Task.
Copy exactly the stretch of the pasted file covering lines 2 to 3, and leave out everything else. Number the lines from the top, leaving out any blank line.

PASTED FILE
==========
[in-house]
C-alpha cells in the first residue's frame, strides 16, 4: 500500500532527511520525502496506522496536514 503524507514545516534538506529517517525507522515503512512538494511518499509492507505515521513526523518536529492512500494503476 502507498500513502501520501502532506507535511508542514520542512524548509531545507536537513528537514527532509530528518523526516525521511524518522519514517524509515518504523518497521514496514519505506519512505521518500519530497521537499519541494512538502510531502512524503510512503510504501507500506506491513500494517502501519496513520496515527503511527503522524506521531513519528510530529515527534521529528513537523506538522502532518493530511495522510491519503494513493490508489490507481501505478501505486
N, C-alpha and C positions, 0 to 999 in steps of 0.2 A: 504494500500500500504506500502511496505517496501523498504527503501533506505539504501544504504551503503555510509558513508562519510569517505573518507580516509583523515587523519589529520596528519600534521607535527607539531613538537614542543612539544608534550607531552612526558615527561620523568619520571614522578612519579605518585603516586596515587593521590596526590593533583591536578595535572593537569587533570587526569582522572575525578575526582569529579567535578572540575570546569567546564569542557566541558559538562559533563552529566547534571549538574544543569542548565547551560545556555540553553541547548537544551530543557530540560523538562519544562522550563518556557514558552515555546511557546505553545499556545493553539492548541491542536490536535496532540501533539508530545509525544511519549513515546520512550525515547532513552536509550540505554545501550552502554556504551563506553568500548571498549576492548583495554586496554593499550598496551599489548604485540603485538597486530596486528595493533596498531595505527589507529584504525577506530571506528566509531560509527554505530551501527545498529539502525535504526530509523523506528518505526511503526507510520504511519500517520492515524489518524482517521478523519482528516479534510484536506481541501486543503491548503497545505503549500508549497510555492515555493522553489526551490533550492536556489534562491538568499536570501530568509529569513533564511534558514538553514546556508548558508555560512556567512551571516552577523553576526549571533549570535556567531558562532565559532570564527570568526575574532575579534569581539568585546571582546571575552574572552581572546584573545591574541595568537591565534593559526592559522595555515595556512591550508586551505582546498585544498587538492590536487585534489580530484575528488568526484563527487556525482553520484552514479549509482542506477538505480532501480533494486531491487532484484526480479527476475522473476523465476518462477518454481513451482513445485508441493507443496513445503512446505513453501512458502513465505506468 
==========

C-alpha cells in the first residue's frame, strides 16, 4: 500500500532527511520525502496506522496536514 503524507514545516534538506529517517525507522515503512512538494511518499509492507505515521513526523518536529492512500494503476 502507498500513502501520501502532506507535511508542514520542512524548509531545507536537513528537514527532509530528518523526516525521511524518522519514517524509515518504523518497521514496514519505506519512505521518500519530497521537499519541494512538502510531502512524503510512503510504501507500506506491513500494517502501519496513520496515527503511527503522524506521531513519528510530529515527534521529528513537523506538522502532518493530511495522510491519503494513493490508489490507481501505478501505486
N, C-alpha and C positions, 0 to 999 in steps of 0.2 A: 504494500500500500504506500502511496505517496501523498504527503501533506505539504501544504504551503503555510509558513508562519510569517505573518507580516509583523515587523519589529520596528519600534521607535527607539531613538537614542543612539544608534550607531552612526558615527561620523568619520571614522578612519579605518585603516586596515587593521590596526590593533583591536578595535572593537569587533570587526569582522572575525578575526582569529579567535578572540575570546569567546564569542557566541558559538562559533563552529566547534571549538574544543569542548565547551560545556555540553553541547548537544551530543557530540560523538562519544562522550563518556557514558552515555546511557546505553545499556545493553539492548541491542536490536535496532540501533539508530545509525544511519549513515546520512550525515547532513552536509550540505554545501550552502554556504551563506553568500548571498549576492548583495554586496554593499550598496551599489548604485540603485538597486530596486528595493533596498531595505527589507529584504525577506530571506528566509531560509527554505530551501527545498529539502525535504526530509523523506528518505526511503526507510520504511519500517520492515524489518524482517521478523519482528516479534510484536506481541501486543503491548503497545505503549500508549497510555492515555493522553489526551490533550492536556489534562491538568499536570501530568509529569513533564511534558514538553514546556508548558508555560512556567512551571516552577523553576526549571533549570535556567531558562532565559532570564527570568526575574532575579534569581539568585546571582546571575552574572552581572546584573545591574541595568537591565534593559526592559522595555515595556512591550508586551505582546498585544498587538492590536487585534489580530484575528488568526484563527487556525482553520484552514479549509482542506477538505480532501480533494486531491487532484484526480479527476475522473476523465476518462477518454481513451482513445485508441493507443496513445503512446505513453501512458502513465505506468 